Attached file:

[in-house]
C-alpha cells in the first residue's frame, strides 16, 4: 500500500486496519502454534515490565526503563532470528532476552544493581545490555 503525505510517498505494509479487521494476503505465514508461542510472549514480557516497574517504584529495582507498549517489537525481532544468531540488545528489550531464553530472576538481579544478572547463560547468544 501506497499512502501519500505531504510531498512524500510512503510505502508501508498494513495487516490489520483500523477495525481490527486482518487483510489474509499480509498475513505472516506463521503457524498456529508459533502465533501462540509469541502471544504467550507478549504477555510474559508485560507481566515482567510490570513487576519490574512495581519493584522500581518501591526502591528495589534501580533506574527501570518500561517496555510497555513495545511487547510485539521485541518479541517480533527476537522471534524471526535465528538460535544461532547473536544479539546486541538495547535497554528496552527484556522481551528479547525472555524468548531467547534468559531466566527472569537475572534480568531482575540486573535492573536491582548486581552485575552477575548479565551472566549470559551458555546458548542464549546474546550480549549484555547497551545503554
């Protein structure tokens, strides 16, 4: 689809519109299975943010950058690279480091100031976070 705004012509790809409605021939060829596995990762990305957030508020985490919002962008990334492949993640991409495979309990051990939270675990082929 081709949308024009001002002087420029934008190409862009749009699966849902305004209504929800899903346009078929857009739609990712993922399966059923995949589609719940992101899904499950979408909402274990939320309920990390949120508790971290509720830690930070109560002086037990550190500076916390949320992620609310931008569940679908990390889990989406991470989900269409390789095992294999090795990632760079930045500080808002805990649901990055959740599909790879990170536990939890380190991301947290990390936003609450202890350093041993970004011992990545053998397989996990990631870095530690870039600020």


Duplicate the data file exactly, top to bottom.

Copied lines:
[in-house]
C-alpha cells in the first residue's frame, strides 16, 4: 500500500486496519502454534515490565526503563532470528532476552544493581545490555 503525505510517498505494509479487521494476503505465514508461542510472549514480557516497574517504584529495582507498549517489537525481532544468531540488545528489550531464553530472576538481579544478572547463560547468544 501506497499512502501519500505531504510531498512524500510512503510505502508501508498494513495487516490489520483500523477495525481490527486482518487483510489474509499480509498475513505472516506463521503457524498456529508459533502465533501462540509469541502471544504467550507478549504477555510474559508485560507481566515482567510490570513487576519490574512495581519493584522500581518501591526502591528495589534501580533506574527501570518500561517496555510497555513495545511487547510485539521485541518479541517480533527476537522471534524471526535465528538460535544461532547473536544479539546486541538495547535497554528496552527484556522481551528479547525472555524468548531467547534468559531466566527472569537475572534480568531482575540486573535492573536491582548486581552485575552477575548479565551472566549470559551458555546458548542464549546474546550480549549484555547497551545503554
């Protein structure tokens, strides 16, 4: 689809519109299975943010950058690279480091100031976070 705004012509790809409605021939060829596995990762990305957030508020985490919002962008990334492949993640991409495979309990051990939270675990082929 081709949308024009001002002087420029934008190409862009749009699966849902305004209504929800899903346009078929857009739609990712993922399966059923995949589609719940992101899904499950979408909402274990939320309920990390949120508790971290509720830690930070109560002086037990550190500076916390949320992620609310931008569940679908990390889990989406991470989900269409390789095992294999090795990632760079930045500080808002805990649901990055959740599909790879990170536990939890380190991301947290990390936003609450202890350093041993970004011992990545053998397989996990990631870095530690870039600020």